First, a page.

- Kagan hired Jessica Garland, a Yale law alum, in July 2020
- Judicial ethics scholars said clerkship would pose recusal questions while Garland serving as AG
(Reuters) – A daughter of U.S. Attorney General Merrick Garland is set to clerk for U.S. Supreme Court Justice Elena Kagan starting in 2022, unless her father is still serving as the head of the U.S. Justice Department, the Supreme Court said in a statement late Tuesday.
“Justice Kagan hired Jessica Garland as a law clerk in early July 2020, before President (Joe) Biden’s election and Attorney General Garland’s appointment, to serve as a law clerk in 2022-2023,” the Supreme Court said. “In light of the potential for actual or apparent conflicts of interest, Jessica Garland will not serve as a law clerk for Justice Kagan while Attorney General Garland remains in office.”
It’s not uncommon for judges and justices to hire law clerks a year or more in advance of a planned start date. The Supreme Court declined to comment beyond its statement.
A message to the Justice Department seeking comment was not returned, and Jessica Garland could not be reached for comment.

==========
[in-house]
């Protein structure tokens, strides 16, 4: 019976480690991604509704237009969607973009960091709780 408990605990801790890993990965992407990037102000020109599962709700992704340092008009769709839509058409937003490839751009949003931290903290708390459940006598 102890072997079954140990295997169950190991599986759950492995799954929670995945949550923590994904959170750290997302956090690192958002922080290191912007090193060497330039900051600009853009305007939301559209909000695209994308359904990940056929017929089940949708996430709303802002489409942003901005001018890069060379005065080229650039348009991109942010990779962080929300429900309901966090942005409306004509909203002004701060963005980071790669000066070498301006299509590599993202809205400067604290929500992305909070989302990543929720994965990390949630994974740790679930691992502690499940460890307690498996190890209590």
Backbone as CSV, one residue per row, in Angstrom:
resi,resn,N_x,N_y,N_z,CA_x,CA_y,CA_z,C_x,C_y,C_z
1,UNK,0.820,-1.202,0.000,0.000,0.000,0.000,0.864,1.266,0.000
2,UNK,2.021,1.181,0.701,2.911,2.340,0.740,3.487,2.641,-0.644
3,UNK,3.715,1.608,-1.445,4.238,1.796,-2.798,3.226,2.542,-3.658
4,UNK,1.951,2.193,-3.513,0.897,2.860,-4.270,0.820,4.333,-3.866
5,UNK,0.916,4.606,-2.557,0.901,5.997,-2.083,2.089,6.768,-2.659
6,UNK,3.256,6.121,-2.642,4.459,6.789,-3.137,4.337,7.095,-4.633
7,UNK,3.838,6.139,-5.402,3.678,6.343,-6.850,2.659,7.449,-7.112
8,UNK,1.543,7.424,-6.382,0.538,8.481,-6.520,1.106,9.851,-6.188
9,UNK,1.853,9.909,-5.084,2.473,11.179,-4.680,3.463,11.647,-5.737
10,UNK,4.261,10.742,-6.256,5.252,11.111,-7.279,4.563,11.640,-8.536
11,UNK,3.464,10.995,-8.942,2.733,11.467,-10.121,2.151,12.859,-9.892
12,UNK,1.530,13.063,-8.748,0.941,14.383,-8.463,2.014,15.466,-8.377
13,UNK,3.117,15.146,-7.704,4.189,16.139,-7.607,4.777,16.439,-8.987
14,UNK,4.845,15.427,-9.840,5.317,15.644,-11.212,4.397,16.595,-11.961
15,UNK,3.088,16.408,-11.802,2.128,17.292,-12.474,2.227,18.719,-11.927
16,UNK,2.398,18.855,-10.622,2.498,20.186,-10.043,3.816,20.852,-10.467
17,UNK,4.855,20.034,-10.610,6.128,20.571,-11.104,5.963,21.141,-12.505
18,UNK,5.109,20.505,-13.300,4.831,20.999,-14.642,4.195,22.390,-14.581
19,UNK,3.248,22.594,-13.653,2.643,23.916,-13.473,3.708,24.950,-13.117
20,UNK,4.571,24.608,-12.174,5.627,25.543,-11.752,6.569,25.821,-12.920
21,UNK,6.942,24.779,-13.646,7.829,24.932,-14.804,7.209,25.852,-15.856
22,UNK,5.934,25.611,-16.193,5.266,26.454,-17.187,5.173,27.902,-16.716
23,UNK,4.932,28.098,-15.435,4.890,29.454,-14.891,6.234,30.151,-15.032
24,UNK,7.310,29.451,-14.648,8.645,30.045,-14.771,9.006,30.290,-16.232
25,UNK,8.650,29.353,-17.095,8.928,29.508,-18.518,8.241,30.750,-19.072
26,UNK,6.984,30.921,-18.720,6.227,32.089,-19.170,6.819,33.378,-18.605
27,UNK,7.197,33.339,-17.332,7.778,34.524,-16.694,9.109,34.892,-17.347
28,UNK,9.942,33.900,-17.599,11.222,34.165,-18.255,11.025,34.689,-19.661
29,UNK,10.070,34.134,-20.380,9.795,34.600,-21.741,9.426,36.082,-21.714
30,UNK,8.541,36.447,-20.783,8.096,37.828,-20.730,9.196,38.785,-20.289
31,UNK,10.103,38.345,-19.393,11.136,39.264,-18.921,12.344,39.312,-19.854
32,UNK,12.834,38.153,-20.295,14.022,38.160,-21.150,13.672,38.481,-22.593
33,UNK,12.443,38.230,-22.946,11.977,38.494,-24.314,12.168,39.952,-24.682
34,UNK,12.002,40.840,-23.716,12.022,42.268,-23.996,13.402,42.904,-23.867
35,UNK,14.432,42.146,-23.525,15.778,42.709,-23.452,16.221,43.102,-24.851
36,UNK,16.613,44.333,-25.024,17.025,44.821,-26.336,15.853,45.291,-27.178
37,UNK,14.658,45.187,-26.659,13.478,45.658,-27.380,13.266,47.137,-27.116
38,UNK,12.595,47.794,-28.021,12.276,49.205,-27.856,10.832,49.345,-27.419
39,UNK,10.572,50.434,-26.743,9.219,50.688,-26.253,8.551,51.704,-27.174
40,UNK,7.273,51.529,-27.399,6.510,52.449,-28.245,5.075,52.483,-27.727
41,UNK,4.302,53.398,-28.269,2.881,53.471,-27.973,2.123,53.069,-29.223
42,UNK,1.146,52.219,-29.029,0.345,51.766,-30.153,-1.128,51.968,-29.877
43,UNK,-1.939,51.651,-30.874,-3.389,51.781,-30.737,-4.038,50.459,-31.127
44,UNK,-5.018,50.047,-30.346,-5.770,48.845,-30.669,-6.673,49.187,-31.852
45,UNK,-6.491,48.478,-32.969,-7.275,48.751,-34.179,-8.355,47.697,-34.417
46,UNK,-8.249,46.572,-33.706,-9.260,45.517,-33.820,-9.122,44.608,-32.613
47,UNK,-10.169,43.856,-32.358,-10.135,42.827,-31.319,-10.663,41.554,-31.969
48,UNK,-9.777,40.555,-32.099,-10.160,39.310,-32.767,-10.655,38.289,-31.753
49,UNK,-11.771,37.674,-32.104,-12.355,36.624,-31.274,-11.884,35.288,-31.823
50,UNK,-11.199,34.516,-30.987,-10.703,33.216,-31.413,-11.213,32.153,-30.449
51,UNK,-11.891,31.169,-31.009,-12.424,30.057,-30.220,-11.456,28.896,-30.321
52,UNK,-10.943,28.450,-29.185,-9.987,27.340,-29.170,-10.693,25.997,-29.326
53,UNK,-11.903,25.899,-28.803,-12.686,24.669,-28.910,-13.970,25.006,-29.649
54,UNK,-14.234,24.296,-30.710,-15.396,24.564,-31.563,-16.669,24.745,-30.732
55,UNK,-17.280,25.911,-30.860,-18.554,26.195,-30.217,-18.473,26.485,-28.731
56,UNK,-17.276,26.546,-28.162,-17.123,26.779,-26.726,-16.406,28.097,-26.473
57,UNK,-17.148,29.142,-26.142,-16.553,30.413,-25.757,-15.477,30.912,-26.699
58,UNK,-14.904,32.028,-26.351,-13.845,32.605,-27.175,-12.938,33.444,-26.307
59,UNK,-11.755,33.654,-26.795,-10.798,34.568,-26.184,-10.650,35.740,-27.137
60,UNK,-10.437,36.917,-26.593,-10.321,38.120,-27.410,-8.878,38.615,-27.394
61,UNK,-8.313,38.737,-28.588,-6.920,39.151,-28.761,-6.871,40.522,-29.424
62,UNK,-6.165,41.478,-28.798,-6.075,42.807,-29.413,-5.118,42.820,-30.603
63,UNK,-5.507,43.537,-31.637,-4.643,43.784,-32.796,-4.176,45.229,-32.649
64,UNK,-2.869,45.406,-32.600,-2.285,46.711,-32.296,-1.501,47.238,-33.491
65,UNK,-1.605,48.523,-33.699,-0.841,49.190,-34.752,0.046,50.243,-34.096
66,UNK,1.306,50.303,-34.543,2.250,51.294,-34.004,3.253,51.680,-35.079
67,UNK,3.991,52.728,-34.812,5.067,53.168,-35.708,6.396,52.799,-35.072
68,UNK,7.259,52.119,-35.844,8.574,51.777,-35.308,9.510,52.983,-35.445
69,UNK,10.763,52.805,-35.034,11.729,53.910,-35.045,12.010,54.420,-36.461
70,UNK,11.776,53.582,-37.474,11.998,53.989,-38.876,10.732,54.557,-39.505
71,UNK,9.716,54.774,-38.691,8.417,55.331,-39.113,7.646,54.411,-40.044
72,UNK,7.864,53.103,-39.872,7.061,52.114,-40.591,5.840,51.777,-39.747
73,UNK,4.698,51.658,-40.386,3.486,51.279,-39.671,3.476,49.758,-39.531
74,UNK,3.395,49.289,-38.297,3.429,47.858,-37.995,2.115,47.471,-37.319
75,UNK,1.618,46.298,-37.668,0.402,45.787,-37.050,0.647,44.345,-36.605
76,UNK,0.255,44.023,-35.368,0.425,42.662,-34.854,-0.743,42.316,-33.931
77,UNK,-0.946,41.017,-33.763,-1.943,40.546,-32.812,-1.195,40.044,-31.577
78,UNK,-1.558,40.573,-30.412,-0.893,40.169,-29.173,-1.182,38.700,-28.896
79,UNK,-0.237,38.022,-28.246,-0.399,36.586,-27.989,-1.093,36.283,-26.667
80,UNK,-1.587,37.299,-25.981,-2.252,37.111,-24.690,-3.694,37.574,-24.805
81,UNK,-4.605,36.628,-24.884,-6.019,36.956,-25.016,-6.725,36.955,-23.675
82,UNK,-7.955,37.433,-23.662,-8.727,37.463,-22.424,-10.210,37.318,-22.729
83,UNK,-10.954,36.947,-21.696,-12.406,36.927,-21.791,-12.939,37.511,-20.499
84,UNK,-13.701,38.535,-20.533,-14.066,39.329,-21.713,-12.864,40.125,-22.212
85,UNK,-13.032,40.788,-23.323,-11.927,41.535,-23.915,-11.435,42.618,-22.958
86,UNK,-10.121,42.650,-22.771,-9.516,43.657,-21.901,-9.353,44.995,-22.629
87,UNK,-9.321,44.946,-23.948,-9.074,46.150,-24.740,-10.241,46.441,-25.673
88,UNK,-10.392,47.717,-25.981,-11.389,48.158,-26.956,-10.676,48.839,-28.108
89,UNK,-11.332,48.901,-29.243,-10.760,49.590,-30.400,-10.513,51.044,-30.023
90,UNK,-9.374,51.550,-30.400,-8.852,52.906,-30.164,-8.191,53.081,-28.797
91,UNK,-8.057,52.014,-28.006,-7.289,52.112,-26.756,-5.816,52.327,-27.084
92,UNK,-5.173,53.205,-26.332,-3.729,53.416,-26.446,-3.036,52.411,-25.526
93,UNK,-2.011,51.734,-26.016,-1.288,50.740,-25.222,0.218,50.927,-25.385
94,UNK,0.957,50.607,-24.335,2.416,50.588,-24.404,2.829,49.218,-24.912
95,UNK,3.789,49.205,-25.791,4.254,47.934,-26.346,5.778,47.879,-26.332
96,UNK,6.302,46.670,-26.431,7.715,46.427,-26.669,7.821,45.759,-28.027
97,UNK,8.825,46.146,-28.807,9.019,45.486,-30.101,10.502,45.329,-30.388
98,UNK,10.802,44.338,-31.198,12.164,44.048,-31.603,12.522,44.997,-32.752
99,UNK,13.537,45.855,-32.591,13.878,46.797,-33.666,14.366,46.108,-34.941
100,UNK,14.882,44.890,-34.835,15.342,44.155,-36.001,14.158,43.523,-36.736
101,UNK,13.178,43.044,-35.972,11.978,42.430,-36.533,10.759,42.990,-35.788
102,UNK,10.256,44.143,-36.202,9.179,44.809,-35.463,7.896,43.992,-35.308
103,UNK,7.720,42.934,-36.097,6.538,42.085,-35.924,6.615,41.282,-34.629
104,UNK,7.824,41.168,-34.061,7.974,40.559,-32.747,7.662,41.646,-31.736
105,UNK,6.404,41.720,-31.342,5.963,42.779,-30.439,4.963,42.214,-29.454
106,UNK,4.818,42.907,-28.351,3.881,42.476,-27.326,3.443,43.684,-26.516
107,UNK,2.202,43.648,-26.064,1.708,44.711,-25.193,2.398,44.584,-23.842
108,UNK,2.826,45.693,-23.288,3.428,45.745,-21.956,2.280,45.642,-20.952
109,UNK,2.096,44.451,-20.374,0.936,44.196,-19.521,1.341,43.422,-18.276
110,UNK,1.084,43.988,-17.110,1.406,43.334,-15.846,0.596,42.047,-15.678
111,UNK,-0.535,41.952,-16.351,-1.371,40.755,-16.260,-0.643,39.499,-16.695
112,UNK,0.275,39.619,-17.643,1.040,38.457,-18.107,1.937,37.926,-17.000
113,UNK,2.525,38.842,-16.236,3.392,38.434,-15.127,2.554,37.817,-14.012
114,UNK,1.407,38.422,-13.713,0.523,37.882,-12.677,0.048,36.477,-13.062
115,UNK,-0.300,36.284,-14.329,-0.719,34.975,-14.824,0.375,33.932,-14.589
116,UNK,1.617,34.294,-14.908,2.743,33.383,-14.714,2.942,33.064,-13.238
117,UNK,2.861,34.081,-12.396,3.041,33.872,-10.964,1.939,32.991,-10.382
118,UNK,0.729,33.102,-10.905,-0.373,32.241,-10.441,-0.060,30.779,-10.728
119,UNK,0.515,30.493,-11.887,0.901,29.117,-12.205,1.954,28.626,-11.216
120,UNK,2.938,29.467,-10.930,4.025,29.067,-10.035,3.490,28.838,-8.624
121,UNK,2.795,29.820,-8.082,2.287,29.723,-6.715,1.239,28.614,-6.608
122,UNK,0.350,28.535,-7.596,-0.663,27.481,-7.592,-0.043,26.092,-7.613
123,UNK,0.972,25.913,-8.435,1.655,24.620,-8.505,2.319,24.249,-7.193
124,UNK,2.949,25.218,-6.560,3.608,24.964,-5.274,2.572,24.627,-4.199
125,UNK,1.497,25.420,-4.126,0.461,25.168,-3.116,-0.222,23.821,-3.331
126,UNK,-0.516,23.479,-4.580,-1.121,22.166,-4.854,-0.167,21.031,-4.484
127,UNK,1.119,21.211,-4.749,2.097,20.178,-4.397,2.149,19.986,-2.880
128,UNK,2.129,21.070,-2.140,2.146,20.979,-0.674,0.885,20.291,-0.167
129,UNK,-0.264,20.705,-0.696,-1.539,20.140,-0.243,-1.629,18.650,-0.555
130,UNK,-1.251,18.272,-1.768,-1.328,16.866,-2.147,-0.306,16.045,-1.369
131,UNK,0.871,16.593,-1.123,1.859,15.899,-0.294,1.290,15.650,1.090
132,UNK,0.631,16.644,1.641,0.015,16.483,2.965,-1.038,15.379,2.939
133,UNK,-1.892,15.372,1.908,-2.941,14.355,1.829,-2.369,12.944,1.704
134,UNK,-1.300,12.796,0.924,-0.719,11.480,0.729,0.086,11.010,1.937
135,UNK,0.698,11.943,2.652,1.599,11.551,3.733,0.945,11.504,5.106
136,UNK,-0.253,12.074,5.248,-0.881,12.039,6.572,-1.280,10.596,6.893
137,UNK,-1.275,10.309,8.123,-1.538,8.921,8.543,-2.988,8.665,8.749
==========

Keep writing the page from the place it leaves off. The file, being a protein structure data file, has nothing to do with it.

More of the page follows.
News of Jessica Garland’s clerkship was first reported by legal industry writer David Lat.
Jessica Garland, a 2019 graduate of Yale Law School, has clerked for Circuit Judge David Barron on the 1st U.S. Circuit Court of Appeals and U.S. District Judge Paul Engelmayer in Manhattan. Neither judge returned messages seeking comment.
Court clerks, like other judiciary staff, are bound to follow a conduct code that spells out recusal obligations. Those restrictions can flow from circumstances where a clerk or staff attorney has a personal relationship to a party.
Two law professors who study judicial ethics told Reuters on Tuesday that Jessica Garland’s clerkship would pose recusal issues for Justice Department-related cases while her father is attorney general.
Merrick Garland, an alum of Harvard Law School, was confirmed as Biden’s attorney general in March. Garland had served on the U.S. Court of Appeals for the D.C. Circuit since 1997. He was long considered a top “feeder” of law clerks to the Supreme Court.
U.S. Senate Republicans blocked his 2016 nomination to the Supreme Court, refusing to hold a confirmation hearing and vote.
When her clerkship begins, Jessica Garland will join the ranks of Supreme Court law clerks whose mother or father, or both, clerked at the high court. Merrick Garland clerked in 1978 for the late Justice William Brennan Jr.